This revolutionary discovery could transform the way hair transplants are conducted forever
Times could well be changing in the world of hair transplants, and it’s all thanks to the fast-moving nature of technology.
A university in America has discovered that skin from a human scalp can be regrown with the use of 3D printing technology, allowing new hair to grow as normal on top.
This can be transferred from patient to patient, hopefully helping millions of people worldwide who are currently experiencing hair loss.
What is 3D Printing?
3D printing does exactly what it says on the tin, it prints three-dimensional solid objects, from trainers to cars.
It’s creating a physical object from a digital design, usually done on a computer.
If the machine is big enough, and the digital file works, then pretty much anything can be printed out.
To make something, you effectively just add layers of material until the thing you want is visible. It’s set to change the game of manufacturing, mainly thanks to the fact it uses fewer materials than the usual manufacturing methods.
It’s also great for making quick and easy prototypes, without having to make a full-size or fully manufactured replica.
What has 3D Printing got to do with hair loss and how does it work?
Plenty! No longer will the usual methods be necessary, which can be both time-consuming and costly. This could open up hair loss treatment to all people from all backgrounds, making it safe and affordable.
There’s no need for tattoos, or to take hair from elsewhere on the body, which is a bonus. Those with a lack of hair elsewhere, or who suffer from the likes of alopecia would now be able to benefit from the treatment.
It could also be seen as a great tool for research methods, with the possibility of finding growth treatments and stopping hair loss in its tracks.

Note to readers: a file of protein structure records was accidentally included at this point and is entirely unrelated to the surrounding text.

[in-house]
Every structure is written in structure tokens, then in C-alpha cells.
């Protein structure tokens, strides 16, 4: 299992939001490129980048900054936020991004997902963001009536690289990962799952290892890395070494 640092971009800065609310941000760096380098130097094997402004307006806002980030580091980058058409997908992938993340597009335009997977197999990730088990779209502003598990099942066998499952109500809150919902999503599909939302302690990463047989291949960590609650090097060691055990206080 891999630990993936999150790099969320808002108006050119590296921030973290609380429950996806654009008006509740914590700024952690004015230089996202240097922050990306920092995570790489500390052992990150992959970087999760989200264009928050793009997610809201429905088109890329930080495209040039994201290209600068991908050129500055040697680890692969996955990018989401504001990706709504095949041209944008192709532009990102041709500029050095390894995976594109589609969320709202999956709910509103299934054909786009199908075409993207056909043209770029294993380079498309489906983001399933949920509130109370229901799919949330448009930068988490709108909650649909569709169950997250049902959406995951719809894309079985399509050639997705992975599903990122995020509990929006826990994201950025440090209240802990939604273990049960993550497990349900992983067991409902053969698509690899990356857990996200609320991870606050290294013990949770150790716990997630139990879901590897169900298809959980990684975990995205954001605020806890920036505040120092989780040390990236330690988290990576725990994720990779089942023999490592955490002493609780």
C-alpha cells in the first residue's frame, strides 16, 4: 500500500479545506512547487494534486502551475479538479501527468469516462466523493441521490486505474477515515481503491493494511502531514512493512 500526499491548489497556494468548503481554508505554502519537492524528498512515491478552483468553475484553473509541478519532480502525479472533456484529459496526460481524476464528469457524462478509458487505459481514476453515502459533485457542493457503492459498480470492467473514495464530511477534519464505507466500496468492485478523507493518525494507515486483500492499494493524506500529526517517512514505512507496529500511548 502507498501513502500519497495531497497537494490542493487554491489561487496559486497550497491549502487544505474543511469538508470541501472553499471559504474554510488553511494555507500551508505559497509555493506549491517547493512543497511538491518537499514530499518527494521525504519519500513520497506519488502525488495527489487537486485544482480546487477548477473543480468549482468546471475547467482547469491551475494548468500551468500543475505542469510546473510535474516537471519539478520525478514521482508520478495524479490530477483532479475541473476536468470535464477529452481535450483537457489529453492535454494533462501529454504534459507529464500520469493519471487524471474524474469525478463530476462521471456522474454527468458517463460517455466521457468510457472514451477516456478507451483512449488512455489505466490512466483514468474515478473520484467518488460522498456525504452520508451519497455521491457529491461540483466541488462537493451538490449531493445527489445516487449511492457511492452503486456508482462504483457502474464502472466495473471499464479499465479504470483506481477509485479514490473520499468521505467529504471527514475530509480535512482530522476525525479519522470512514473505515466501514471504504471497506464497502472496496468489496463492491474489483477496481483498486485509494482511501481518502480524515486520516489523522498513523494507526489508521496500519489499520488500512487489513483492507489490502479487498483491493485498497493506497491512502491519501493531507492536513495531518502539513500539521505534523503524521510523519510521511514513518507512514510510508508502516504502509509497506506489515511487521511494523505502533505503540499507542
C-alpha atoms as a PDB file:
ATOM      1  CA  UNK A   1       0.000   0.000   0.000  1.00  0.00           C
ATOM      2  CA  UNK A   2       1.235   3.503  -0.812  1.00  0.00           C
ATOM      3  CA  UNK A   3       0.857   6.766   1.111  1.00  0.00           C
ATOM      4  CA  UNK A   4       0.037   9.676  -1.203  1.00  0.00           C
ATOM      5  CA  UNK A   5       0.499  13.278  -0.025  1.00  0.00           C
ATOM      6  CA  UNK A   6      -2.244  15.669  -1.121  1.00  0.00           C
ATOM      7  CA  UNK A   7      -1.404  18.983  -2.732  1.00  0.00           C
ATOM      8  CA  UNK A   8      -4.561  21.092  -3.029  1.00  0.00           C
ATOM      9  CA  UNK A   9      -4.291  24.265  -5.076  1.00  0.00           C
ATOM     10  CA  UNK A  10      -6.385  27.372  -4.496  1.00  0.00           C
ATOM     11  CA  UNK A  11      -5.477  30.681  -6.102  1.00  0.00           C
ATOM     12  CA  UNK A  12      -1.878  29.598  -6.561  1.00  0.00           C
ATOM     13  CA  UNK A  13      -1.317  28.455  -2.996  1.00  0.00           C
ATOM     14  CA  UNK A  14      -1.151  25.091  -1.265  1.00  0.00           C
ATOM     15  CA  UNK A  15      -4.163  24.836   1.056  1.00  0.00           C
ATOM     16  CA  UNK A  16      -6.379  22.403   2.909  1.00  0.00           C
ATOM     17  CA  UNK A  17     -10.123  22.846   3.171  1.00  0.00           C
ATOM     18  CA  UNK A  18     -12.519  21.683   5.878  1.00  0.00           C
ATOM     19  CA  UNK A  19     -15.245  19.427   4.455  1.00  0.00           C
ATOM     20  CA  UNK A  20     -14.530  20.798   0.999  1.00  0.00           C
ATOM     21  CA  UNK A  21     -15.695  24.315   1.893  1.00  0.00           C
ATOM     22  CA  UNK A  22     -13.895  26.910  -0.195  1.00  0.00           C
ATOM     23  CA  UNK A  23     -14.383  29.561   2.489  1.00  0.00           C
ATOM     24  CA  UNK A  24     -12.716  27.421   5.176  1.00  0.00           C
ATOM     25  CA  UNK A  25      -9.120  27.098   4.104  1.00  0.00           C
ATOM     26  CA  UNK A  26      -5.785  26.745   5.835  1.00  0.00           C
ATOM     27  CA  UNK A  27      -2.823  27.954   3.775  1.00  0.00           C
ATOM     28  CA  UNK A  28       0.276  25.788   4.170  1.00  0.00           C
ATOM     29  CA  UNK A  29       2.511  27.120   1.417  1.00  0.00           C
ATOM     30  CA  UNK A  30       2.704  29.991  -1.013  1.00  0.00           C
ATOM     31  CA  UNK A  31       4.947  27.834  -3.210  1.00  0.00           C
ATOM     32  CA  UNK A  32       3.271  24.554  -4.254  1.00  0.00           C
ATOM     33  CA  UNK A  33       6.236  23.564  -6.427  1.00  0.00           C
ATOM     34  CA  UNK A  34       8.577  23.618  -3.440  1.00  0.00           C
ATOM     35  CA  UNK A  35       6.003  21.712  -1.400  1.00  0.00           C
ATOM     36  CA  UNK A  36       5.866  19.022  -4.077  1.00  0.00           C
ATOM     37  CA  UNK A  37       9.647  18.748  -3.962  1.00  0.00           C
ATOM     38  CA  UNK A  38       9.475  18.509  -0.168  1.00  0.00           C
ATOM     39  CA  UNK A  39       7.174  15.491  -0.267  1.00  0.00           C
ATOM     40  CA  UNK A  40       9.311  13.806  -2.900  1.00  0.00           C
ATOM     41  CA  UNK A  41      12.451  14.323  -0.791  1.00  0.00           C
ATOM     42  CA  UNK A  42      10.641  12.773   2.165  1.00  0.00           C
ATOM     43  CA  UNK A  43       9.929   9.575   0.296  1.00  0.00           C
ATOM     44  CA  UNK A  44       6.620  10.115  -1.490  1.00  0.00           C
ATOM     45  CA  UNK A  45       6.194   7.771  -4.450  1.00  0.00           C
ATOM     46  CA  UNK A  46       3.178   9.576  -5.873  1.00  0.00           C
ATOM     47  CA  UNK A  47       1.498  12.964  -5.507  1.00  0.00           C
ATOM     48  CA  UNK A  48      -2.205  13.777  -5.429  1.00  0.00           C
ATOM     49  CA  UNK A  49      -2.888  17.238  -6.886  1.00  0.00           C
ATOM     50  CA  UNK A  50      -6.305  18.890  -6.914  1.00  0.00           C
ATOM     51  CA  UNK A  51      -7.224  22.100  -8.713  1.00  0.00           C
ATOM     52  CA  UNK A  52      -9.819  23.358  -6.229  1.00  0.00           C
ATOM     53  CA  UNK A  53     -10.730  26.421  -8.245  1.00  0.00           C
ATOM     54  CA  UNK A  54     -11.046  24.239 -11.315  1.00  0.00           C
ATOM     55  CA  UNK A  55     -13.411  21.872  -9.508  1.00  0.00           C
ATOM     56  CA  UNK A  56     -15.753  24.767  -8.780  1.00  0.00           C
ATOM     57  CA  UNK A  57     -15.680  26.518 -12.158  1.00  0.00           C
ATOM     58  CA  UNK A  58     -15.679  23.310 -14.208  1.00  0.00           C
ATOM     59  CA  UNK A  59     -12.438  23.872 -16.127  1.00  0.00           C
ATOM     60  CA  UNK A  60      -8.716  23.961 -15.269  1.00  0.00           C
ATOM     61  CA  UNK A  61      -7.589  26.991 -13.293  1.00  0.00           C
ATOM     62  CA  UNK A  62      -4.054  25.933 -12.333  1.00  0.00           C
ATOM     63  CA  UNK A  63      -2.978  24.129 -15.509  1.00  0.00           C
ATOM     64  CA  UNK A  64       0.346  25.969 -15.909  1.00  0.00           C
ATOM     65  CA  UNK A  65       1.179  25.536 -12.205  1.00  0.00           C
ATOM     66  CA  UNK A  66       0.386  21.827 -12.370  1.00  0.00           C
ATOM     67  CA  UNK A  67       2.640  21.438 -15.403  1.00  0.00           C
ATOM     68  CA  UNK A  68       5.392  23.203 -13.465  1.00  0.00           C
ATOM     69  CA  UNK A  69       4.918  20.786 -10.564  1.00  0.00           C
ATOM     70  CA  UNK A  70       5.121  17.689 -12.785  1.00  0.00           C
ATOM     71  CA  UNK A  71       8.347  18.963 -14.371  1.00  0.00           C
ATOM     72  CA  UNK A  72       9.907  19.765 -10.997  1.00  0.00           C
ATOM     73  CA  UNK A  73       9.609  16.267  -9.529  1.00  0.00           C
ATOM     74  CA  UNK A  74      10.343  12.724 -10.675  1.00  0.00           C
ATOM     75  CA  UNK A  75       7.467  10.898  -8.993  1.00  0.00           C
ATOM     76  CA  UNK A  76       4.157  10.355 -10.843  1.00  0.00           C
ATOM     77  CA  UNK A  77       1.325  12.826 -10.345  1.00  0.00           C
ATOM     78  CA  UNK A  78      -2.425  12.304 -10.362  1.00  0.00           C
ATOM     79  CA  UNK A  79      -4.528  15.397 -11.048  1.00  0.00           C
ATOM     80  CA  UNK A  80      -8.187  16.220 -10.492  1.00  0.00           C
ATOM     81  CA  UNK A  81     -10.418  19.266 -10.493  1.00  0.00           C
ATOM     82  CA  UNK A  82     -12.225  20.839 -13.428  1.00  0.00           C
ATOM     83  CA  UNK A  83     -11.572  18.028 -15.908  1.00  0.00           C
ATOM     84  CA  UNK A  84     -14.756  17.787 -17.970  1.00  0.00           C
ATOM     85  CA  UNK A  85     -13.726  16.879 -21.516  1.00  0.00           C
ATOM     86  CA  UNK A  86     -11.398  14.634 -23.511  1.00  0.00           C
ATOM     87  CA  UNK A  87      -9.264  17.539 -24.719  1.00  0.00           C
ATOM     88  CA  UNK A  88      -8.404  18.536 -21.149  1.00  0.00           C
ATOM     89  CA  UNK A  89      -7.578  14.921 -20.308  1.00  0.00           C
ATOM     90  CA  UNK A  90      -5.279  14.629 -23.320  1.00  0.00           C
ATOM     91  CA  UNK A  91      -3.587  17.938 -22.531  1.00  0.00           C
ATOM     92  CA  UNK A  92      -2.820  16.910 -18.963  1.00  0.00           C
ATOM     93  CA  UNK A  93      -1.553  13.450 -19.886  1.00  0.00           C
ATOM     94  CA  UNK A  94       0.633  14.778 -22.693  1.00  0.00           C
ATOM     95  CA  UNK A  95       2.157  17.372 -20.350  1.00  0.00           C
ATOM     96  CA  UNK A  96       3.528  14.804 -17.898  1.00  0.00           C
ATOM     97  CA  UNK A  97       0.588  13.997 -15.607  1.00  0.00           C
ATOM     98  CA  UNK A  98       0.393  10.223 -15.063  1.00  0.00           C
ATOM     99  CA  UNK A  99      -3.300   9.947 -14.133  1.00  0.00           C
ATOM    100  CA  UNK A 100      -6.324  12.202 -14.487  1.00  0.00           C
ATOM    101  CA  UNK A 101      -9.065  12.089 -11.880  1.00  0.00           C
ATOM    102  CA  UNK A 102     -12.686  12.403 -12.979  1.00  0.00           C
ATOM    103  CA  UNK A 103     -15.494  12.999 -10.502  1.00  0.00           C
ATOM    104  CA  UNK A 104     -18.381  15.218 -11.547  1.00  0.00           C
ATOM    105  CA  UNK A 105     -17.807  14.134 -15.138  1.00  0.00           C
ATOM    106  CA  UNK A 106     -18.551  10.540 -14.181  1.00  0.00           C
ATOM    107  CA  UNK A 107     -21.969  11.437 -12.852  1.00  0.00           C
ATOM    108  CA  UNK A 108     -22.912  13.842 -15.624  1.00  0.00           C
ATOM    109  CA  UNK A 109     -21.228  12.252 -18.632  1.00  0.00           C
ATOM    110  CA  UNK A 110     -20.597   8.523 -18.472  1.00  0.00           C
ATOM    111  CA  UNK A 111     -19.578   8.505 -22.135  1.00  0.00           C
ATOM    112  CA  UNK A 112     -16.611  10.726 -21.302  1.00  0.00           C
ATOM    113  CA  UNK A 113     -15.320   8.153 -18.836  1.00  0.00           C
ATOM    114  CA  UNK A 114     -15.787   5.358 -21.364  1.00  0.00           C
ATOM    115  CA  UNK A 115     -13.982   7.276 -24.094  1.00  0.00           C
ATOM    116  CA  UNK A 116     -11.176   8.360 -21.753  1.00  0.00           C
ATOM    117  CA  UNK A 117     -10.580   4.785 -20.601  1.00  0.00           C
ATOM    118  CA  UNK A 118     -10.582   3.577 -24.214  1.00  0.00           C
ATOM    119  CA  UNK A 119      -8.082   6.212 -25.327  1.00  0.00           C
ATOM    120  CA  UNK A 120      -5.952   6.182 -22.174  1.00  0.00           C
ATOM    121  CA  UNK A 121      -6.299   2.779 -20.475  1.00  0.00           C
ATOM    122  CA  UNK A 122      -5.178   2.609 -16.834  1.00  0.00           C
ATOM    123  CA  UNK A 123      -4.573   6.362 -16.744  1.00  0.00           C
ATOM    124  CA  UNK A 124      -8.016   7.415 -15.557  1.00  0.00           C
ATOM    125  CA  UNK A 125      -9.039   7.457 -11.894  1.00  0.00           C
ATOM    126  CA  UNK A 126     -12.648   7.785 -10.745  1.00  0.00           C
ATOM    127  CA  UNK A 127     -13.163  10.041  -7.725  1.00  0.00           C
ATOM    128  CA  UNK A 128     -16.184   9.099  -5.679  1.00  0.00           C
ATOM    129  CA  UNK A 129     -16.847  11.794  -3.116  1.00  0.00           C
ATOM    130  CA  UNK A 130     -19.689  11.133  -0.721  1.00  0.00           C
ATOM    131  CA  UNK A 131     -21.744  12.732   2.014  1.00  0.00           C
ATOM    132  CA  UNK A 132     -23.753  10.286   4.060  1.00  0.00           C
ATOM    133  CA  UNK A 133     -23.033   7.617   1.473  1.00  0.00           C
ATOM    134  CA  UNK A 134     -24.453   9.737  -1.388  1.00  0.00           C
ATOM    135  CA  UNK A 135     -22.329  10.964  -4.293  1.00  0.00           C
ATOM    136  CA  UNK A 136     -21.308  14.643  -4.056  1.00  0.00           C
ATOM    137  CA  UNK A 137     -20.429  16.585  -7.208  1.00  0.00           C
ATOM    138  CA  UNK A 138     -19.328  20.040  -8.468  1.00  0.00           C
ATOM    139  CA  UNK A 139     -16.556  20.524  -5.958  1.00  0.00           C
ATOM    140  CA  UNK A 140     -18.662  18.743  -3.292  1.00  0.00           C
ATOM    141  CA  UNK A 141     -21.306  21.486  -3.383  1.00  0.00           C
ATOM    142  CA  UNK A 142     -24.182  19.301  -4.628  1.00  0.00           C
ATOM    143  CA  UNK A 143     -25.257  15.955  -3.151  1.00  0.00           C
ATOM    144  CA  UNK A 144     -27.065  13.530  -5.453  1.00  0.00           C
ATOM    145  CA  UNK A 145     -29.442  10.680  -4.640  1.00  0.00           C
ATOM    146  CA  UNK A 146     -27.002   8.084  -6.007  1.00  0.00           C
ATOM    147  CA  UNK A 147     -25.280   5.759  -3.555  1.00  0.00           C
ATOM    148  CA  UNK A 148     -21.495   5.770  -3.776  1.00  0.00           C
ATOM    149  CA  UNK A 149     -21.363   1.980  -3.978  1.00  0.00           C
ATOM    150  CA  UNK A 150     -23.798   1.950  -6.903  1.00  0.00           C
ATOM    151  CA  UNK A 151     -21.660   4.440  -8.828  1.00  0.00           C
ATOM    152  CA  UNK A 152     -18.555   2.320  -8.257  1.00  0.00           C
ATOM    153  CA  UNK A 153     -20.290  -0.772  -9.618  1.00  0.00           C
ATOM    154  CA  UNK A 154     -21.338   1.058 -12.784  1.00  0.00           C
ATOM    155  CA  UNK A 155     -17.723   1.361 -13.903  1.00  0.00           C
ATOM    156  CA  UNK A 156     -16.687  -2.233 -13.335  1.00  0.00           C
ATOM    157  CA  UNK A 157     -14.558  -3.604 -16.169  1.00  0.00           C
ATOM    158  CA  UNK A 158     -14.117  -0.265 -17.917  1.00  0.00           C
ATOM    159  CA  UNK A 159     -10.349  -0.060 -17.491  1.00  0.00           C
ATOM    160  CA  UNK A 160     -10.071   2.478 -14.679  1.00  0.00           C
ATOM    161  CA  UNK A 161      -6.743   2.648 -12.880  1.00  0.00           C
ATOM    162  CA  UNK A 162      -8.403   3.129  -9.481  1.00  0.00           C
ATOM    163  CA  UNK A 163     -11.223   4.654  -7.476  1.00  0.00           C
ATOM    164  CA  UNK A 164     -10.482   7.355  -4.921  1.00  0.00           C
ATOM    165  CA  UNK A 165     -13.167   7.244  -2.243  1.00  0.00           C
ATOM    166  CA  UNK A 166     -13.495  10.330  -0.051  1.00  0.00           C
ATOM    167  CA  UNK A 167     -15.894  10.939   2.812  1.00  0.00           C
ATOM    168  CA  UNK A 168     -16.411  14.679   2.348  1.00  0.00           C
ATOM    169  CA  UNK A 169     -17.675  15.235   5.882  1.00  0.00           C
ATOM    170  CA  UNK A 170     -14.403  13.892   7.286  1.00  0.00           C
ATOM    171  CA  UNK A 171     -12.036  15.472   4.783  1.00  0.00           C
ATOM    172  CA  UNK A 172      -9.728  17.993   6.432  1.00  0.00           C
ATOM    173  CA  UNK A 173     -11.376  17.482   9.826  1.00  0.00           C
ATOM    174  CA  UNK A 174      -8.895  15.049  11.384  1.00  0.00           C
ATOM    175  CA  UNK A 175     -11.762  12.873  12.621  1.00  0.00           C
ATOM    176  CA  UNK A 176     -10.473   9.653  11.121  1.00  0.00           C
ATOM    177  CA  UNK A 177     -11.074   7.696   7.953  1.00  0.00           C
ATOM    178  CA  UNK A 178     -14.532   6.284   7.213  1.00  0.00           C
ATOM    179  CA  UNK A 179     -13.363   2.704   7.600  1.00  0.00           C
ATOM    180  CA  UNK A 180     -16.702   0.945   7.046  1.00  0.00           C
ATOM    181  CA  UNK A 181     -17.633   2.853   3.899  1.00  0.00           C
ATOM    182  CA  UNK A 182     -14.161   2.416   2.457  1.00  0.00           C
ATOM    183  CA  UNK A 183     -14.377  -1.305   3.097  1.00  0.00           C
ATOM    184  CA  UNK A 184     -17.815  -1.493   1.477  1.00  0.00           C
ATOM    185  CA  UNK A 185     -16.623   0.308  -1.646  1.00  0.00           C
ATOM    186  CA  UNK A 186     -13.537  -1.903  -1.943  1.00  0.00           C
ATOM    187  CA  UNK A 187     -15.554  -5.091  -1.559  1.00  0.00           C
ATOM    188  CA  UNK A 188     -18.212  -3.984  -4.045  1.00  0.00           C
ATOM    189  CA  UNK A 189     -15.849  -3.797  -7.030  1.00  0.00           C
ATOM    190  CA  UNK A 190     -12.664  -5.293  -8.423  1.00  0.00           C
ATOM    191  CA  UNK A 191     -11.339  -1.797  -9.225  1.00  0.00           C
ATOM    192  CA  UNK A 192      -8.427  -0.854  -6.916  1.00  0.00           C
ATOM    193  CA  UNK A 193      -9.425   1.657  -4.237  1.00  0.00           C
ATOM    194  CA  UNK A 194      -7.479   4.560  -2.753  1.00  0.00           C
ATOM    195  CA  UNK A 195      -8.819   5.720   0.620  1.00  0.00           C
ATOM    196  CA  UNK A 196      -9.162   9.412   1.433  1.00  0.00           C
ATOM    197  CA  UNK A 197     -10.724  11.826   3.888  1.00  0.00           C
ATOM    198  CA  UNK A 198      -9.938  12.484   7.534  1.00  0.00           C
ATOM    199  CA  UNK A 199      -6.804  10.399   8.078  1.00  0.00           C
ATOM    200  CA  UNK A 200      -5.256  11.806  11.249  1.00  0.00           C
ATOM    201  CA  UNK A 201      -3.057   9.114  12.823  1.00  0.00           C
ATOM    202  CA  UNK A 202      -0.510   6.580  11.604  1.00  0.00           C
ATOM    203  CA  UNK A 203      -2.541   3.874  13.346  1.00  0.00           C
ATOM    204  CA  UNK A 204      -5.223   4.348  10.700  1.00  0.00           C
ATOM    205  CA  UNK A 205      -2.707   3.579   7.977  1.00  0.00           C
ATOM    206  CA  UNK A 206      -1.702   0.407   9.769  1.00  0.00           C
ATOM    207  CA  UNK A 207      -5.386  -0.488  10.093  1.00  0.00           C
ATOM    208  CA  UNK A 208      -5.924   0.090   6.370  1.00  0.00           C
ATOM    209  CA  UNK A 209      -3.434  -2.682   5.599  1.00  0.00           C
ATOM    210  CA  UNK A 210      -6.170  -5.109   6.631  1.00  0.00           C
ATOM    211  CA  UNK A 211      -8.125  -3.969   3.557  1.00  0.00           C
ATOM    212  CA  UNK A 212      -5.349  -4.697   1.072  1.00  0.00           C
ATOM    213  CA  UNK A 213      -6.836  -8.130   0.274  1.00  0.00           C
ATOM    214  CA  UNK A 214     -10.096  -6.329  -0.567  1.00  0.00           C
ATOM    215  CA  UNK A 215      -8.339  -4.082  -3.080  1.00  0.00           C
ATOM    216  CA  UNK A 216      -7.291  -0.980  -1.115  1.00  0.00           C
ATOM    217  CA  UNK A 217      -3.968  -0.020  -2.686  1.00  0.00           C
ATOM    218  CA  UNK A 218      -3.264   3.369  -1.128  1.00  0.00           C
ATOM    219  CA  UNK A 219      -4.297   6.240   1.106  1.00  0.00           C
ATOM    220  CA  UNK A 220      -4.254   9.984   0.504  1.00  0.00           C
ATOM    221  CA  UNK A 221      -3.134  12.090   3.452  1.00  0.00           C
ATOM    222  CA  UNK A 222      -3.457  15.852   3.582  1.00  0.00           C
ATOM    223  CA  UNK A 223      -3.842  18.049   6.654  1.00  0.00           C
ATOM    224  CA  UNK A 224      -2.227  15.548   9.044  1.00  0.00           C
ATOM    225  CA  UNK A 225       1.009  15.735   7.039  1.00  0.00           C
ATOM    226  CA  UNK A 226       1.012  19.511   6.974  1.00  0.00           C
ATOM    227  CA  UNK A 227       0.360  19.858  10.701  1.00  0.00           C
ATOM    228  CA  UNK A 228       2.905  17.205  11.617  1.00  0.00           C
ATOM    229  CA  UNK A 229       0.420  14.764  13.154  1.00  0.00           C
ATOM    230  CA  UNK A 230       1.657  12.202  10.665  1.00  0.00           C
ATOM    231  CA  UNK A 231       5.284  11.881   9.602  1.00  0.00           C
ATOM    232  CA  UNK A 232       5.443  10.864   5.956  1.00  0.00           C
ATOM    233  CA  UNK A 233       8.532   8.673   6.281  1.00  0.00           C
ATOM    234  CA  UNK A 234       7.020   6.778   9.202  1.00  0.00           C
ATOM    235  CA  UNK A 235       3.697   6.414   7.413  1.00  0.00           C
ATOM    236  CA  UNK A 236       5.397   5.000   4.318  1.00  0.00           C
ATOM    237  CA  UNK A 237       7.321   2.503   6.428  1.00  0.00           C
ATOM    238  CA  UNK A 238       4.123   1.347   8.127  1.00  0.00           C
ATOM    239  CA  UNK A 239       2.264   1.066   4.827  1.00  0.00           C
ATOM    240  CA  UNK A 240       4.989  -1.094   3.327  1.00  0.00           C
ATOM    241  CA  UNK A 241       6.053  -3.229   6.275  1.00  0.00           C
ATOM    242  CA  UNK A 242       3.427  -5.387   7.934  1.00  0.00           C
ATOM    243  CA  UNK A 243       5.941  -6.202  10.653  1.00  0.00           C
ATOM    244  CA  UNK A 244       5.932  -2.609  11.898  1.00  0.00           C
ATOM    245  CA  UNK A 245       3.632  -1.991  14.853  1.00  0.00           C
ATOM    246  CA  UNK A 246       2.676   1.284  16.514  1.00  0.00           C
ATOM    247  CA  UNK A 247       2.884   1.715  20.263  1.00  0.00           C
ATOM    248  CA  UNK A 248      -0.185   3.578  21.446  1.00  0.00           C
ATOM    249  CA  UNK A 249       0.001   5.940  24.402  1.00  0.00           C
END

Effectively, what they’ve created is a microenvironment, replicating how human hair would normally grow. Instead of the hair being replaced on the head though, it’s the skin, which allows the hair to grow as normal with a fresh scalp.
Hair follicle cells were placed onto the mould, keratin-producing cells were added on top and then other growth factors were also added.
Amazingly, human skin started to grow around the mould, proving that it could be possible to recreate hair transplants through the use of 3D printing.
Will this soon be available?
We’re keen to point out that this discovery was merely part of a study. It could be years, even decades before this comes to fruition.
Heck who knows, 3D printing could even come and go and leave space for a new kid on the block.
It’s certainly a big step towards the research of hair loss and treatments, however, and hopefully, something like this will kick-start a wave of new technologies and options for those wanting to change the way they look.
It’s early days, but this could certainly be a ground-breaking breakthrough for the world of hair loss, and one we will definitely be keeping a close eye on for developments.
Would you consider hair loss treatment if it was to involve 3D Printing? Let us know on our contact page.